Skip to main content

View Diary: 'Cadillac tax' causing some employers to cut back insurance programs (151 comments)

Comment Preferences

  •  Should Subsidies also be taxed? (1+ / 0-)
    Recommended by:
    musiccitymollie

    Since the old and poor have no choice but are automatically enrolled in "a collateral loan and estate death tax" why should the others who get subsidies not pay tax at death as well?

    •  Combining some answers (0+ / 0-)

      I think that the whole idea of an "estate tax" is wrong.  The taxes should be paid as "income tax" by the person receiving the inheritance.  Money should be taxed when it is income, and all income should be treated the same.   People who get free money should be taxed at the same level as people who earn it.

      Concerning  people who receive medicaid at the end of life, a great many of them were never poor, and simply structured their estates in such a way that they look poor.  There is a whole legal and tax dodging industry set up to enable those people.  

      If a person has a significant estate at death, then they were not really poor at the end.    The estate should pay back the money that was granted to them during their final years.

      "Subsidies" cannot all be treated the same.   For example, subsidies granted to someone who adopts a special needs child (good) are different than subsidies granted to an oil company (bad) or an insurance company (evil).      

      A health benefit that is part of employment is not provided due to need, but due to privilege.   Cadillac benefits for the privileged should be phased out.    If everybody cannot get it under the law, then NOBODY should get it.

      Until we stop playing favorites with benefits, then the great majority of us will continue to be screwed.     A few powerful people who have a vested interest in the status quo are usually willing and able to block progress for the rest of us.

      Religion gives men the strength to do what should not be done.

      by bobtmn on Wed May 29, 2013 at 02:41:37 PM PDT

      [ Parent ]

      •  You just made spashoils' point, with your (1+ / 0-)
        Recommended by:
        splashoil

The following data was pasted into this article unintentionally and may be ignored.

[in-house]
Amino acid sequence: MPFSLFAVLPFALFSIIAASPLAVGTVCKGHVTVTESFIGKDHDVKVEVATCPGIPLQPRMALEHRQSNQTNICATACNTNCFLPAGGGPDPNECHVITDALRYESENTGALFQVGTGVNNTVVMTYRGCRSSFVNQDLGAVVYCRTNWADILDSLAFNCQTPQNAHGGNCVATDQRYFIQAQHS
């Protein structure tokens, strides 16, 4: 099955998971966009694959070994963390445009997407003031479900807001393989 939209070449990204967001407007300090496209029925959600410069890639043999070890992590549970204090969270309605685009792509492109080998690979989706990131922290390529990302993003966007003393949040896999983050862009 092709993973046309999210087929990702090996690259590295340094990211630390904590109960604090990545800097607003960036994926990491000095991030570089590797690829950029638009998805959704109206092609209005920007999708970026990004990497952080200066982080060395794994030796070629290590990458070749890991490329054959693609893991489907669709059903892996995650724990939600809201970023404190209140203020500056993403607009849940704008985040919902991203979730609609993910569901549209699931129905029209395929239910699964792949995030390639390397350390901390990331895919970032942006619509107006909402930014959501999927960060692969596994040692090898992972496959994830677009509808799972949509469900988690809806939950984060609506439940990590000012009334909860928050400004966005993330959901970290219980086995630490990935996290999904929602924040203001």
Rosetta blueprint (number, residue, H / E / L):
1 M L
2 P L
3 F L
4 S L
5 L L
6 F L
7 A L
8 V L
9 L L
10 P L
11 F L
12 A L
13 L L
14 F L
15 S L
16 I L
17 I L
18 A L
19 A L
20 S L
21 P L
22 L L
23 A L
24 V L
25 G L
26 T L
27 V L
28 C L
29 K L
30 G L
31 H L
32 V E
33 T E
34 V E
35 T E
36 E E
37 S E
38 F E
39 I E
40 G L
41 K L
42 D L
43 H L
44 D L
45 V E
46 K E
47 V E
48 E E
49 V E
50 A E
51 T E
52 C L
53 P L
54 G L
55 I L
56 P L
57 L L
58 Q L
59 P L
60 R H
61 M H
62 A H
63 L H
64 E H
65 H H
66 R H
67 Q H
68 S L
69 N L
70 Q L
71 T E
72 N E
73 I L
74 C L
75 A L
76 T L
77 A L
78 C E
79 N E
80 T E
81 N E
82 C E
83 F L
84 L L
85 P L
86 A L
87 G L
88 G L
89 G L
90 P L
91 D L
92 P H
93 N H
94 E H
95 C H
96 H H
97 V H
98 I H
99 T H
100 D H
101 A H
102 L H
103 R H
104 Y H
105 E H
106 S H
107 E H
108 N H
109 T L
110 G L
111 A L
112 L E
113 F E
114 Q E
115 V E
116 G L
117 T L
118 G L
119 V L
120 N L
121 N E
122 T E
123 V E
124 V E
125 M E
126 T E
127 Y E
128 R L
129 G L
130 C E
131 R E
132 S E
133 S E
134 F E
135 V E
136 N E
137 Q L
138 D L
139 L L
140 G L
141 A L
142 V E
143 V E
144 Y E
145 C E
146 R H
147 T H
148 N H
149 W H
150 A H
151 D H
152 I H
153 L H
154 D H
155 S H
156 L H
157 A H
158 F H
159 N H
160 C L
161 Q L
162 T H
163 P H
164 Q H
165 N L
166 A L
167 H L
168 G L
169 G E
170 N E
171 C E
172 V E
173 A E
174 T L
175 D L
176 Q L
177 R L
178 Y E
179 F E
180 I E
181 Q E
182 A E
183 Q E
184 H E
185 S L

statement that:

        The estate should pay back the money that was granted to them during their final years.
        Your very own words indicate that Medicaid is not an 'insurance' program--it is indeed a 'collaterized loan' program.

        That's all that he's been trying to convey, I believe.

        If I understand him, his main point was to make it obvious (and frankly, I didn't get it, initially, since none of our family have participated in the program) that we don't really offer low-income Americans 'insurance' like the rest of us have--just a mandatory 'collateralized loan' program enforced by the MERP (Medicaid Estate Recovery Program), which itself is a 'big business' in some states.

        Before I read one of his links (didn't bookmark it, but maybe he'll provide it), I didn't realize that the Medicaid program could seize assets for EVERYTHING THEY SPEND ON FOLKS OVER THE AGE OF 55.

        I thought that they were allowed to recoup monies only when there was a long-term nursing home confinement for the very elderly.

        I would think that folks over age 55 might want to 'reconsider' enrollment in SNAP and other federal benefit programs, until they check out all the legal ramifications, since the ACA authorizes 'auto-enrolling' folks into 'Expanded Medicaid.'

        You say:

        If a person has a significant estate at death, then they were not really poor at the end.
        Not sure what you mean by 'significant.'  

        According to one piece splashoil linked to, many times the ONLY thing in an estate is a home, which may not be much, but has been passed down to the poor beneficiary.

        I'm still looking into this Medicaid expansion, but I am concerned about any system or program which takes the only property a family has had for generations.

        Maybe the federal government should just abolish this program, and bring everyone into the exchange who has no insurance through their employer.

        Somehow, I can't imagine that this Medicaid 'expansion'  will fly with the general public, if thousands of Americans, who get stuck with a catastrophic medical bill during a 'stint' of unemployment (long-term or otherwise), as a result of mandatory participation in Medicaid, and then have a lien levied on their home or other real property, at the age of 55, 57, etc.

        I feel certain of that.

        Hopefully, the Administration will change this, before we have a chance to find out.

        Mollie

        "Only he who can see the invisible, can do the impossible."-- Frank L. Gaines


        hiddennplainsight

        by musiccitymollie on Wed May 29, 2013 at 07:26:06 PM PDT

        [ Parent ]

        •  Thanks (1+ / 0-)
          Recommended by:
          musiccitymollie

          This subject has been ignored or seldom discussed seriously.  It's time for all of us to start asking questions and get some answers.  We might get some answers from the Administration, but I do not expect any changes.  The site Correntewire has a discussion but there is much more information to be drawn out.
          For many including myself, we are just now realizing the contours of Obamacare.  Now that the initial enthusiasm has passed I hope we can find out more before it is fully implemented and try to change it.

Subscribe or Donate to support Daily Kos.

Click here for the mobile view of the site